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City Clean-Up into Day Two

 

 

There’s a lot of junk and unused items out there, so much so, that the City of Lamar work crews started their Monday with the second round of refuse round-up. Volunteers and city workers spent most of this past Saturday, April 28th from 7am to 4pm collecting mounds of trash, tree limbs, debris, non-working chairs, sofas, tires and bathtubs and carting it away.

Some concerned citizens whose refuse had not been collected began their calls on Monday morning to the City of Lamar offices and even to the Lamar Chamber of Commerce in the assumption that organization was behind the spring clean-up.

Nothing to fear, as the crews and loaders were working their way towards South 14th Street, one of the last areas in the city to be reached, bringing the useful spring event to a close.  As was noted in the past and this most recent clean-up, there were entrepreneurs scouring and surveying the neighborhoods for their own particular treasures in other people’s piles of trash.

Another annual collection event was underway this past Saturday, the nationally organized, prescription take-back day. Volunteers were on hand on the western side of the Lamar Fire and Ambulance Department, collecting the unused or expired drugs from area residents.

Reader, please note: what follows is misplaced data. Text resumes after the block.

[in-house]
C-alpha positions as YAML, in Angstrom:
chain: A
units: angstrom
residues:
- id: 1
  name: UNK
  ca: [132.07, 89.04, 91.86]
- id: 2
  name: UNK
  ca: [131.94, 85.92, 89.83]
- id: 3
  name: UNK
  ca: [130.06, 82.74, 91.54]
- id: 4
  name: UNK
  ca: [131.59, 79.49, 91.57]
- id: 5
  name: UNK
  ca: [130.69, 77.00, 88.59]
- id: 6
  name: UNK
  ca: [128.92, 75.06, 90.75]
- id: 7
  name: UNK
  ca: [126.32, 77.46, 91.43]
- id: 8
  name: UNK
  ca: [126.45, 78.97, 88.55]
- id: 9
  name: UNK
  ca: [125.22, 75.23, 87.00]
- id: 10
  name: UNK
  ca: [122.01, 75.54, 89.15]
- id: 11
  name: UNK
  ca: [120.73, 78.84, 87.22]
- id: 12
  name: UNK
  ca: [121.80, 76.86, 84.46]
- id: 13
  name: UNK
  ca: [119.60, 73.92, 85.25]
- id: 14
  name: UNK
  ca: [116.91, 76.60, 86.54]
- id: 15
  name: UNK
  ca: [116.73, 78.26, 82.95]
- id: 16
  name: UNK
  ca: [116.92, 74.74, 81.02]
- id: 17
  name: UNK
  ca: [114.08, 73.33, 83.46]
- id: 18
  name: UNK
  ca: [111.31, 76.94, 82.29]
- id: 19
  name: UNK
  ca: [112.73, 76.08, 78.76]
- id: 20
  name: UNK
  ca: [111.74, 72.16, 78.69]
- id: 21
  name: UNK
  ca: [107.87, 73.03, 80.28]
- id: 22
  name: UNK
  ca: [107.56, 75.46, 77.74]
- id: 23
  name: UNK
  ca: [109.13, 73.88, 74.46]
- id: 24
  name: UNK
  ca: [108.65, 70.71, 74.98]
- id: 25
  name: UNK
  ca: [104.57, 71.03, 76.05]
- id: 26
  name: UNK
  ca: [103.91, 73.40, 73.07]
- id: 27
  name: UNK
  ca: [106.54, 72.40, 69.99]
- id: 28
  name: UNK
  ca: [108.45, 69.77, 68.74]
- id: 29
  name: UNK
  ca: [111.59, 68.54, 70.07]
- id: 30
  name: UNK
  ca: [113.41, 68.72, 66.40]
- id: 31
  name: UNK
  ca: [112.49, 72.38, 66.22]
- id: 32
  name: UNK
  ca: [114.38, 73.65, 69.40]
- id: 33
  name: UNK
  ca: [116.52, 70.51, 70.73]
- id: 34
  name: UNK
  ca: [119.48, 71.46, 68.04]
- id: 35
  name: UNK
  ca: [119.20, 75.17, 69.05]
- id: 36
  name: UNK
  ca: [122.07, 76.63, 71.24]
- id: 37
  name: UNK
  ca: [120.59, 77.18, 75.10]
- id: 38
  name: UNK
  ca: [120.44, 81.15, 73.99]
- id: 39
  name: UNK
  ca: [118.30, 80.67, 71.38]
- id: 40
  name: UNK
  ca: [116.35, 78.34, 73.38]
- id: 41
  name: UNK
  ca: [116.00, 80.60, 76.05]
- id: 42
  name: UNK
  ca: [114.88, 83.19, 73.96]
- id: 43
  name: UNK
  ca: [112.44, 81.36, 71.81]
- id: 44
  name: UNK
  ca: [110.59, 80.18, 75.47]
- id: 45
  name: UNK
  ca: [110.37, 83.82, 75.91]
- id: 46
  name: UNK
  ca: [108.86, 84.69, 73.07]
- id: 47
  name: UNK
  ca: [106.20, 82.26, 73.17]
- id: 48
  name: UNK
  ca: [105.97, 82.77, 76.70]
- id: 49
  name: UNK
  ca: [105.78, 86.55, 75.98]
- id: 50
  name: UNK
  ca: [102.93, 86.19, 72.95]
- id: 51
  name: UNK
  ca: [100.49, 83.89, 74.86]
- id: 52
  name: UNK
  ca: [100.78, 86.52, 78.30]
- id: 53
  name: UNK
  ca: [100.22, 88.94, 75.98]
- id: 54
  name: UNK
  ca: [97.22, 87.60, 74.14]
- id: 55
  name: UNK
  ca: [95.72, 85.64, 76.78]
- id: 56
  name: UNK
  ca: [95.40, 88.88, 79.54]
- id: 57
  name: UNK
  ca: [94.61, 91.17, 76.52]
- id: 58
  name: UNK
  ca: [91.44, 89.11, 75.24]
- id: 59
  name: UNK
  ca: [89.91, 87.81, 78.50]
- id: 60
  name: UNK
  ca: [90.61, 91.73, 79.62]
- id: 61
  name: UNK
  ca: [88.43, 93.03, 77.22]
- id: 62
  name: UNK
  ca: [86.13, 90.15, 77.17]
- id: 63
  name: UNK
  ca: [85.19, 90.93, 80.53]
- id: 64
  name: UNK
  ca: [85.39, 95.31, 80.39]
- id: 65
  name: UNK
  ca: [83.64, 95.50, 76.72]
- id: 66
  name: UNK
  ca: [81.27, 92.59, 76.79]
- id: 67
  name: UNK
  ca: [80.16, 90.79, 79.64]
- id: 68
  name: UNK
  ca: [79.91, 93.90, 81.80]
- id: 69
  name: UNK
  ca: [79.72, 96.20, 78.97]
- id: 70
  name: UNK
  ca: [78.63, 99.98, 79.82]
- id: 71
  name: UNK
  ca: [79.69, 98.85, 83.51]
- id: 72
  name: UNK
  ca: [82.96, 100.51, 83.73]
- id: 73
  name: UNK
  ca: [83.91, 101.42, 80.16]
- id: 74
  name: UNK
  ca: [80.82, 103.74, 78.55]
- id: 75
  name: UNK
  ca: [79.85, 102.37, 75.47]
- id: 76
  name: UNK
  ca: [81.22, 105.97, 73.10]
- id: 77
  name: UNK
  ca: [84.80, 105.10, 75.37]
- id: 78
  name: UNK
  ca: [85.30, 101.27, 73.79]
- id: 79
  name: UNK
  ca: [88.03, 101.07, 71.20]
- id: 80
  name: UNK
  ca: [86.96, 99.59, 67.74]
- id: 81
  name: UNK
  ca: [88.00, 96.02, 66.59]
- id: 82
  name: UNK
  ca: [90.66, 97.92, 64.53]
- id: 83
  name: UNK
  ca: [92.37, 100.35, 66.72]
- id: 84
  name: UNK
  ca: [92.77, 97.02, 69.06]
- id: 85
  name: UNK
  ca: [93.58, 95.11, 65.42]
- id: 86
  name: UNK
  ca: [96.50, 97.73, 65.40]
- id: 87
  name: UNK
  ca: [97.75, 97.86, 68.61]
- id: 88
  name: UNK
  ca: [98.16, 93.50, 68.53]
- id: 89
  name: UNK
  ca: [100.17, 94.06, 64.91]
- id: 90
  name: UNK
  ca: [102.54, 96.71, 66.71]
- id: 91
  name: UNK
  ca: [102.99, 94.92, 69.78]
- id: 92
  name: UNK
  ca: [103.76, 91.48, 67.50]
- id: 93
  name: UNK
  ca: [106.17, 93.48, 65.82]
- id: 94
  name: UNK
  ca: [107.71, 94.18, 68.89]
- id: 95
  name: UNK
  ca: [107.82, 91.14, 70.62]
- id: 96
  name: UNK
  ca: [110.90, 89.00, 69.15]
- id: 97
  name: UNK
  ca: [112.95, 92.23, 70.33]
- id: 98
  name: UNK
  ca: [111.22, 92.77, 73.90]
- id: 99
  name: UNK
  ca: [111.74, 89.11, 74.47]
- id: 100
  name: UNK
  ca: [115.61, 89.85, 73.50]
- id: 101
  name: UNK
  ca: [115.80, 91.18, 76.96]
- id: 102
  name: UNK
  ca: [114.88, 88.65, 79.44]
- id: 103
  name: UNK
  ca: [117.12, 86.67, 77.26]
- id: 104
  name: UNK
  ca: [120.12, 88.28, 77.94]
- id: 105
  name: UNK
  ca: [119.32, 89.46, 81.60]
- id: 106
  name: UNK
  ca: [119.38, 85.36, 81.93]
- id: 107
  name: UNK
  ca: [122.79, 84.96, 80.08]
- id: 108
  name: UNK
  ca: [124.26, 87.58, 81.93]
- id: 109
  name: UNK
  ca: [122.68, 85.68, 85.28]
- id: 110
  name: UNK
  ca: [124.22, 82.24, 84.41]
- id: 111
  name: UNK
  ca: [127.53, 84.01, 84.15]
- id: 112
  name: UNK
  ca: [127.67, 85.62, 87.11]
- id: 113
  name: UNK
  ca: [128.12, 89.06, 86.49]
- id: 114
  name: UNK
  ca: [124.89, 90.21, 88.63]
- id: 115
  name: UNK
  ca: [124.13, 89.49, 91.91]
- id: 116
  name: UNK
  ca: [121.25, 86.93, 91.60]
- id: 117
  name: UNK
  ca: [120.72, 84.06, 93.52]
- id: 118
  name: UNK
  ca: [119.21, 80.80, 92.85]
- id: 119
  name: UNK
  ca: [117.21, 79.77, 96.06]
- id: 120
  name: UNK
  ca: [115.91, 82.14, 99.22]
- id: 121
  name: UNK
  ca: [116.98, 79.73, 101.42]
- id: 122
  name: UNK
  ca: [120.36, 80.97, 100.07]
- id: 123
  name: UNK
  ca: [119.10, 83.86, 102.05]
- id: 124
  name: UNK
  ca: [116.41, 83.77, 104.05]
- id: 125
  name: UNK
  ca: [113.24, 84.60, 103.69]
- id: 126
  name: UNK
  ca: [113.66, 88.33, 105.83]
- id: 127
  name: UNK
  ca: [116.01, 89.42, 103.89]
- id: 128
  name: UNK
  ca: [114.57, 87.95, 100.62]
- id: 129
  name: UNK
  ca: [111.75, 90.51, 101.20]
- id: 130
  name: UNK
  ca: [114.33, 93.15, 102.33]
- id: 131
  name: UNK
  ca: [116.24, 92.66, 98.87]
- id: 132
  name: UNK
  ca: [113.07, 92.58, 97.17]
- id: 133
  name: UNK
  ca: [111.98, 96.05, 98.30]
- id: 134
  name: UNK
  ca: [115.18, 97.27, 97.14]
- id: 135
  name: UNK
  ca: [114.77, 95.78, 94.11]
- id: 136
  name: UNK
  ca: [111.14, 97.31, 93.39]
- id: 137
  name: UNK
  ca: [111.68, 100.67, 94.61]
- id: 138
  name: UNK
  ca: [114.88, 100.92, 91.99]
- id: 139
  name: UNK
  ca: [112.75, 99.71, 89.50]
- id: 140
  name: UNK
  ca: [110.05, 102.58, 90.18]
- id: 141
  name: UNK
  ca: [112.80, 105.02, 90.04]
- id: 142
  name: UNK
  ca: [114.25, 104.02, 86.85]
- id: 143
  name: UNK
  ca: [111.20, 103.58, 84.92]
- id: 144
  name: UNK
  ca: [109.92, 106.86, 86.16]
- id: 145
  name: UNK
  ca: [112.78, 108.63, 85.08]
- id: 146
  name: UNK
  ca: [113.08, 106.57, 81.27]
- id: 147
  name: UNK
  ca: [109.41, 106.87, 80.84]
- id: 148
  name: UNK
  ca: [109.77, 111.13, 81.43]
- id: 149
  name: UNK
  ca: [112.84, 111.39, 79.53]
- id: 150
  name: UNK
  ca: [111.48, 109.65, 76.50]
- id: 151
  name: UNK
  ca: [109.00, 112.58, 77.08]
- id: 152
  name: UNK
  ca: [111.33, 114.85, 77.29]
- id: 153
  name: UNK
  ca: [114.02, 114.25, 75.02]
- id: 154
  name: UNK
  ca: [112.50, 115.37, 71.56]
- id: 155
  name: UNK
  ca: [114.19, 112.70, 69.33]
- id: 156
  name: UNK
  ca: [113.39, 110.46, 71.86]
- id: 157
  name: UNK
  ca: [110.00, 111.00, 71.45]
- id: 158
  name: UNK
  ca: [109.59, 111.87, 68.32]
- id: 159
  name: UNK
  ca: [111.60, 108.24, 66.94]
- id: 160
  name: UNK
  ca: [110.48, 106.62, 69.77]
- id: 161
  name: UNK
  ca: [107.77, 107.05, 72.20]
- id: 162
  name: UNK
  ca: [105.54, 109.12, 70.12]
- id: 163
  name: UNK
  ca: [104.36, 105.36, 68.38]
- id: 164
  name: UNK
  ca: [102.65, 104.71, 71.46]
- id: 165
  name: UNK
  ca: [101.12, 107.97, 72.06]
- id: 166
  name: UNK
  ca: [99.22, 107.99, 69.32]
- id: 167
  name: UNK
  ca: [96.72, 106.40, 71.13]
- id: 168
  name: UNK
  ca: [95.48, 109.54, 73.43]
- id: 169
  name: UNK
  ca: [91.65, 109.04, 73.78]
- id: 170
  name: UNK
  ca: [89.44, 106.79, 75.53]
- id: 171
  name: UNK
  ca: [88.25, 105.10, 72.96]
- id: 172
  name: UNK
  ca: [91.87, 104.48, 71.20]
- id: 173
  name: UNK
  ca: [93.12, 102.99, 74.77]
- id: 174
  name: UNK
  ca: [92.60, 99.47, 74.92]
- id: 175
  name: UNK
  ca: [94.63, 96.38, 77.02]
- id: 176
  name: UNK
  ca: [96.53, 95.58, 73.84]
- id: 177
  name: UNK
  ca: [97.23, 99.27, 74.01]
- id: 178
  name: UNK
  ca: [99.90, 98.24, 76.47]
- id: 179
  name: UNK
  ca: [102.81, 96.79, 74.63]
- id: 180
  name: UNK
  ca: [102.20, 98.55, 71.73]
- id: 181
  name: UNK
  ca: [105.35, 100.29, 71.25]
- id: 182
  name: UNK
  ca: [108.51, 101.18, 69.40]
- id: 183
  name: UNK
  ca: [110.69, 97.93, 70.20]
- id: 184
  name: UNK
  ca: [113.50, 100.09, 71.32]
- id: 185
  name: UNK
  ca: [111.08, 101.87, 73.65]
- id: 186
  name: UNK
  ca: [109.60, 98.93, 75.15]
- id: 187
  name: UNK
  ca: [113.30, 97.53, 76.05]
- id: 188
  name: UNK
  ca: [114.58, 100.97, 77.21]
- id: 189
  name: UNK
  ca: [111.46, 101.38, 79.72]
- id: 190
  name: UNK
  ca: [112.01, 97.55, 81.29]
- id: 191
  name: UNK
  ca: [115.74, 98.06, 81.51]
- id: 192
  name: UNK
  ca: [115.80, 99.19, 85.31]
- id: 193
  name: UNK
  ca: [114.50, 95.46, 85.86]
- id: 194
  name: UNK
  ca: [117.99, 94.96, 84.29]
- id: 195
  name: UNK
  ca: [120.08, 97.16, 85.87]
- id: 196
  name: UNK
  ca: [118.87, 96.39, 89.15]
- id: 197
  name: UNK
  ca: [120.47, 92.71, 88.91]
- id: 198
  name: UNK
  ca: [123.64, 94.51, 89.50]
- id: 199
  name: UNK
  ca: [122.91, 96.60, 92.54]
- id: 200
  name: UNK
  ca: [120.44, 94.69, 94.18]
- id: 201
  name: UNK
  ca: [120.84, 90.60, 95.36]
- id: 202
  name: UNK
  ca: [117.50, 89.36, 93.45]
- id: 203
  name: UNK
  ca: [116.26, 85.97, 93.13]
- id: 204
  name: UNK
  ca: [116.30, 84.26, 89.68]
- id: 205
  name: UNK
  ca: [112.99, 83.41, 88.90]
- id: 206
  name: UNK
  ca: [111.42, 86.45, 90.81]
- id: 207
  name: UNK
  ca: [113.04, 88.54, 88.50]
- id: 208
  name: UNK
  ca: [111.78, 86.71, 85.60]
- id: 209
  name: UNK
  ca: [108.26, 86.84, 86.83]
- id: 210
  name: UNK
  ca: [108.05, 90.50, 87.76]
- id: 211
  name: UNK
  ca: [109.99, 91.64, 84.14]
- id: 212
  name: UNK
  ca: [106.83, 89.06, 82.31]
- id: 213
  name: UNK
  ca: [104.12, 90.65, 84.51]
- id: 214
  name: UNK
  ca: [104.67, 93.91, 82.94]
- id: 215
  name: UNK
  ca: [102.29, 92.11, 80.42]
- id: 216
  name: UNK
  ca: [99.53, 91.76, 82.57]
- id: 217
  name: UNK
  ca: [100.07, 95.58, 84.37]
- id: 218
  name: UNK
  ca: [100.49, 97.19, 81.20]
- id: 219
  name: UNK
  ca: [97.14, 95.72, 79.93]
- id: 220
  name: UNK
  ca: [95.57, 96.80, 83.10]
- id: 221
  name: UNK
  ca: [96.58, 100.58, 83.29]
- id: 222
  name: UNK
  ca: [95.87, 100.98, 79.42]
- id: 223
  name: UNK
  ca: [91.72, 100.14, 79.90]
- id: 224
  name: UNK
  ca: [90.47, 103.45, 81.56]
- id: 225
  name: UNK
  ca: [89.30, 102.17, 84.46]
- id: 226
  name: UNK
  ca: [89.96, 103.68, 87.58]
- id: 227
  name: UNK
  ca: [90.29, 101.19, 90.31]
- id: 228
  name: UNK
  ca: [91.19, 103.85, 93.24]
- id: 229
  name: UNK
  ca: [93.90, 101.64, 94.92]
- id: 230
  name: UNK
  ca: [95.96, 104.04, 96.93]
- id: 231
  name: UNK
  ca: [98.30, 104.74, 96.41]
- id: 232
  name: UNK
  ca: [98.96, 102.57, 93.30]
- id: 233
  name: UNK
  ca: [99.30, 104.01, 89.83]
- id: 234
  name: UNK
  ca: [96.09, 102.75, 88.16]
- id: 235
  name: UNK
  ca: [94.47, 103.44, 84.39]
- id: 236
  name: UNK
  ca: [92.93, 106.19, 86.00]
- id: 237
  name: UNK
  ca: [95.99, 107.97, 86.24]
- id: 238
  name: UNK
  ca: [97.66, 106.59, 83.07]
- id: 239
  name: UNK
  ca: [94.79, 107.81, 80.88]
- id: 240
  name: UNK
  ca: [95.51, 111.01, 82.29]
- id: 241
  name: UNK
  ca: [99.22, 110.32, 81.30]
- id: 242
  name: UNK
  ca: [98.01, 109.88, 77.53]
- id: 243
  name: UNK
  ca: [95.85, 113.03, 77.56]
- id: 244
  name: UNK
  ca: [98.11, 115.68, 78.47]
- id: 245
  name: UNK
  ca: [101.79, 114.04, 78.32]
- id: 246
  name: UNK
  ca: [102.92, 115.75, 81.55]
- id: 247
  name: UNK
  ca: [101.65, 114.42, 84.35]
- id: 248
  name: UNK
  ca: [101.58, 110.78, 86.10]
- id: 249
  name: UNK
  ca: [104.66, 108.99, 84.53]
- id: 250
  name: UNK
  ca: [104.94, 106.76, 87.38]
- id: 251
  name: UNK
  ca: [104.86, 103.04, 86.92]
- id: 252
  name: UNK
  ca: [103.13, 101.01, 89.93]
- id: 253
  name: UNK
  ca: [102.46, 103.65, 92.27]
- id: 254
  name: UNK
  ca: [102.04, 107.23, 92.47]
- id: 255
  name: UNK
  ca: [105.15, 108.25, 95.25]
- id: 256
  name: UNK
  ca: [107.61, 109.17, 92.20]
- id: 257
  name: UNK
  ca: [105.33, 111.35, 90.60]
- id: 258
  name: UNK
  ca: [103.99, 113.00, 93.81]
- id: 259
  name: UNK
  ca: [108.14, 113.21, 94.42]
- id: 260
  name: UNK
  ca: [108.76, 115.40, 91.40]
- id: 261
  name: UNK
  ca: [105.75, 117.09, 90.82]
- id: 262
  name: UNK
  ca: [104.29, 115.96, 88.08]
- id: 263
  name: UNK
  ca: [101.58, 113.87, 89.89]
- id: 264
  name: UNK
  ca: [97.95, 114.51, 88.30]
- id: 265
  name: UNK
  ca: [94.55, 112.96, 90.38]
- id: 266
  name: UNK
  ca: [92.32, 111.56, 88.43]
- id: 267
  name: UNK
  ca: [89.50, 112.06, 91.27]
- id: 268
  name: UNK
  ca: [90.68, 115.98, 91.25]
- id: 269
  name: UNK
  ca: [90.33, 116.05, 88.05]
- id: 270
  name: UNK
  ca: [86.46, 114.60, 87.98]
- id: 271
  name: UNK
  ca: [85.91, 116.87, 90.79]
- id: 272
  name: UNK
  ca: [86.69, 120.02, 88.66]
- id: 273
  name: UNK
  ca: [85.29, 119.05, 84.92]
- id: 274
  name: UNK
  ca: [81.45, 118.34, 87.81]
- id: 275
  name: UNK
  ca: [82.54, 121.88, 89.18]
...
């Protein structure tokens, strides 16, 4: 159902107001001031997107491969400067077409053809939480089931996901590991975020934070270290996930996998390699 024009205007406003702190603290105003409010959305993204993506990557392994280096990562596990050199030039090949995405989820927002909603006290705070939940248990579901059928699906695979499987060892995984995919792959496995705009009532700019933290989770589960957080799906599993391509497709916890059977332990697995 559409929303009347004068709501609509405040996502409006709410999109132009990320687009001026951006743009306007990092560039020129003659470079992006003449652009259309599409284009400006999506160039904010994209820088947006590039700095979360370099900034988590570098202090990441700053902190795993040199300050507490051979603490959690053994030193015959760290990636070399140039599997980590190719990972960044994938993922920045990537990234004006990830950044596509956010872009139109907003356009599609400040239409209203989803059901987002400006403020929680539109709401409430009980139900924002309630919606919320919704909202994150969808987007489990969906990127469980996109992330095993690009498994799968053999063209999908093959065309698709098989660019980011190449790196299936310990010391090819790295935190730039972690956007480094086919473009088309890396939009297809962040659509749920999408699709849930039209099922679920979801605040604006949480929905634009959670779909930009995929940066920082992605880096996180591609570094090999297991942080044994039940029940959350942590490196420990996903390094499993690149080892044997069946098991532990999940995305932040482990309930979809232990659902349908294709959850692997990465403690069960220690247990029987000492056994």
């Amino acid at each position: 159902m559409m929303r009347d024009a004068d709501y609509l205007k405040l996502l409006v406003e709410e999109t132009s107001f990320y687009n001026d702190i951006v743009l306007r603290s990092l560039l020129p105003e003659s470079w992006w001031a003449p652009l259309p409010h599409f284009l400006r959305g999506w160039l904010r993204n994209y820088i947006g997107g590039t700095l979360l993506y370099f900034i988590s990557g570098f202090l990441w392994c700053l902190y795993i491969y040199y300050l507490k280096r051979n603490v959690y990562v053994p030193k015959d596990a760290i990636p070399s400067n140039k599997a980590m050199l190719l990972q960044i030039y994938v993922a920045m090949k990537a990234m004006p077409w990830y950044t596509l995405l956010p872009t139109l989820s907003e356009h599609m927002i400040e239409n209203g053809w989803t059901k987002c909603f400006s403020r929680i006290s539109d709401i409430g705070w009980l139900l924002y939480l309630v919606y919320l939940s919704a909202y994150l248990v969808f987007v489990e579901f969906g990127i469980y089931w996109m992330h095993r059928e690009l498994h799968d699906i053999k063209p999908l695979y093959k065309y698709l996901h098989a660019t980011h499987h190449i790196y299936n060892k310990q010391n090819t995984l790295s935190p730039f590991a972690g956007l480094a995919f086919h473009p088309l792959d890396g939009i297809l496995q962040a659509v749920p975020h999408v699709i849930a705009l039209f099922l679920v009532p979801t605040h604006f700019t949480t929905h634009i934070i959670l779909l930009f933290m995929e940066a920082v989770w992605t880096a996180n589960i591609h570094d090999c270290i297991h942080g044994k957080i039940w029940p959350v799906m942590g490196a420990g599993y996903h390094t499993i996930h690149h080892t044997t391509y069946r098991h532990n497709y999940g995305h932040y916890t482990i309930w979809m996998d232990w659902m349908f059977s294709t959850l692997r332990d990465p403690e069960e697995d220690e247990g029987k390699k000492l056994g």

Michelle Slough from the Lamar Police Department reported that the net weight of collected pills (no containers) was 22 pounds that had been sent off to the Drug Enforcement Agency. She noted that this was a yearlong effort, which included April 28th.  Citizens are allowed to drop off at the police department Monday through Friday all year long. This total weight includes Saturday as well as anything taken in after the last collections from the October 2017 take back day were shipped out. She noted it was still a significant amount.

She noted, “The DEA will post totals in the next few weeks of what was taken in on Saturday and they will also include the grand totals since the program began. It’s interesting because it’s in the tons.”  It has been strongly recommended that any unused or expired prescription medications not be tossed away to remain in landfills or down the kitchen or bathroom sink for potential contamination.

By Russ Baldwin

 

 

Filed Under: City of LamarConsumer IssuesEventsFeaturedHealthLaw EnforcementPublic Safety

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